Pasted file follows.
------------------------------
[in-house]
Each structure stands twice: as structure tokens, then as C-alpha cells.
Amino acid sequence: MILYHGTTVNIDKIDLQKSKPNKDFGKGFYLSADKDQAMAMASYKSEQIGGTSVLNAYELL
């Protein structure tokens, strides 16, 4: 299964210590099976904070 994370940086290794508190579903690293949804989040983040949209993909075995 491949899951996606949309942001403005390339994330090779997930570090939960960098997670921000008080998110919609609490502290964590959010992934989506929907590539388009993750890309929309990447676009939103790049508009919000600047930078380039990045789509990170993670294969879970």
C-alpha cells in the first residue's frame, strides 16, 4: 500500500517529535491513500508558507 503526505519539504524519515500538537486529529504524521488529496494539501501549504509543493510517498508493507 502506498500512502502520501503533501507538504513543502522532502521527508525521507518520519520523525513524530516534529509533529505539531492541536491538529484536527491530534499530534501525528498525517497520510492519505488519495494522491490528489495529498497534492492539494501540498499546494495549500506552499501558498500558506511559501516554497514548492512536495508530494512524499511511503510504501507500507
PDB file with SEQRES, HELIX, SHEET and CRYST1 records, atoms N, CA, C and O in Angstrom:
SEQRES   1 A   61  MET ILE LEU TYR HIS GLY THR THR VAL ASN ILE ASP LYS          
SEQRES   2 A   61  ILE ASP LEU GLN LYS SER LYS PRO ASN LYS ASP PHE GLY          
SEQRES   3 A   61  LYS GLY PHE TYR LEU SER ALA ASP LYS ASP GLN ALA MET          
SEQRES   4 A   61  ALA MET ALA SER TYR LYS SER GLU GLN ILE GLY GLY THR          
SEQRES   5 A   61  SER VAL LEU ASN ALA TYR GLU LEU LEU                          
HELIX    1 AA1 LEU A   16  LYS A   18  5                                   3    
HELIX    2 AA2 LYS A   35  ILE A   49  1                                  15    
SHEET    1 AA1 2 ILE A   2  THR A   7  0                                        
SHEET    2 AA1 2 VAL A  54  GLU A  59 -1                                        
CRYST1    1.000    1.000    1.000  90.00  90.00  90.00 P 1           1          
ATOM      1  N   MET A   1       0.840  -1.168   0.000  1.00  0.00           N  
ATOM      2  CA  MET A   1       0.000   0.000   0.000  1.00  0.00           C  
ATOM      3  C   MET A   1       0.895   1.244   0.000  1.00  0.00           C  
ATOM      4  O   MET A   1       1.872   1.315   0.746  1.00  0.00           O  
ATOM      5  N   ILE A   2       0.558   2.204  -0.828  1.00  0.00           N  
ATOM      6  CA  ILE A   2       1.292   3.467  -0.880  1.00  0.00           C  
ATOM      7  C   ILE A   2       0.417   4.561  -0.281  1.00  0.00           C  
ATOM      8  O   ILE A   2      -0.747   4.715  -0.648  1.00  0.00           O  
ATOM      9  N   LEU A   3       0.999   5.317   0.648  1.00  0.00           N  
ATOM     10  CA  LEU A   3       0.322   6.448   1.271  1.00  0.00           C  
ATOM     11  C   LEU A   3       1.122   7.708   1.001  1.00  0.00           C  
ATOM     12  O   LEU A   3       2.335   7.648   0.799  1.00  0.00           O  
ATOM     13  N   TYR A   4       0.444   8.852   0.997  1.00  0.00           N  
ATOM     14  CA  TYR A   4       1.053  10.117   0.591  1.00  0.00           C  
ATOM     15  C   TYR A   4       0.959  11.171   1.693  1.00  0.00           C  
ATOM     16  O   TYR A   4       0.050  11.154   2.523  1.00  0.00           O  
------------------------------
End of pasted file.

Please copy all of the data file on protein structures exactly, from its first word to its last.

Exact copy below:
[in-house]
Each structure stands twice: as structure tokens, then as C-alpha cells.
Amino acid sequence: MILYHGTTVNIDKIDLQKSKPNKDFGKGFYLSADKDQAMAMASYKSEQIGGTSVLNAYELL
């Protein structure tokens, strides 16, 4: 299964210590099976904070 994370940086290794508190579903690293949804989040983040949209993909075995 491949899951996606949309942001403005390339994330090779997930570090939960960098997670921000008080998110919609609490502290964590959010992934989506929907590539388009993750890309929309990447676009939103790049508009919000600047930078380039990045789509990170993670294969879970």
C-alpha cells in the first residue's frame, strides 16, 4: 500500500517529535491513500508558507 503526505519539504524519515500538537486529529504524521488529496494539501501549504509543493510517498508493507 502506498500512502502520501503533501507538504513543502522532502521527508525521507518520519520523525513524530516534529509533529505539531492541536491538529484536527491530534499530534501525528498525517497520510492519505488519495494522491490528489495529498497534492492539494501540498499546494495549500506552499501558498500558506511559501516554497514548492512536495508530494512524499511511503510504501507500507
PDB file with SEQRES, HELIX, SHEET and CRYST1 records, atoms N, CA, C and O in Angstrom:
SEQRES   1 A   61  MET ILE LEU TYR HIS GLY THR THR VAL ASN ILE ASP LYS          
SEQRES   2 A   61  ILE ASP LEU GLN LYS SER LYS PRO ASN LYS ASP PHE GLY          
SEQRES   3 A   61  LYS GLY PHE TYR LEU SER ALA ASP LYS ASP GLN ALA MET          
SEQRES   4 A   61  ALA MET ALA SER TYR LYS SER GLU GLN ILE GLY GLY THR          
SEQRES   5 A   61  SER VAL LEU ASN ALA TYR GLU LEU LEU                          
HELIX    1 AA1 LEU A   16  LYS A   18  5                                   3    
HELIX    2 AA2 LYS A   35  ILE A   49  1                                  15    
SHEET    1 AA1 2 ILE A   2  THR A   7  0                                        
SHEET    2 AA1 2 VAL A  54  GLU A  59 -1                                        
CRYST1    1.000    1.000    1.000  90.00  90.00  90.00 P 1           1          
ATOM      1  N   MET A   1       0.840  -1.168   0.000  1.00  0.00           N  
ATOM      2  CA  MET A   1       0.000   0.000   0.000  1.00  0.00           C  
ATOM      3  C   MET A   1       0.895   1.244   0.000  1.00  0.00           C  
ATOM      4  O   MET A   1       1.872   1.315   0.746  1.00  0.00           O  
ATOM      5  N   ILE A   2       0.558   2.204  -0.828  1.00  0.00           N  
ATOM      6  CA  ILE A   2       1.292   3.467  -0.880  1.00  0.00           C  
ATOM      7  C   ILE A   2       0.417   4.561  -0.281  1.00  0.00           C  
ATOM      8  O   ILE A   2      -0.747   4.715  -0.648  1.00  0.00           O  
ATOM      9  N   LEU A   3       0.999   5.317   0.648  1.00  0.00           N  
ATOM     10  CA  LEU A   3       0.322   6.448   1.271  1.00  0.00           C  
ATOM     11  C   LEU A   3       1.122   7.708   1.001  1.00  0.00           C  
ATOM     12  O   LEU A   3       2.335   7.648   0.799  1.00  0.00           O  
ATOM     13  N   TYR A   4       0.444   8.852   0.997  1.00  0.00           N  
ATOM     14  CA  TYR A   4       1.053  10.117   0.591  1.00  0.00           C  
ATOM     15  C   TYR A   4       0.959  11.171   1.693  1.00  0.00           C  
ATOM     16  O   TYR A   4       0.050  11.154   2.523  1.00  0.00           O  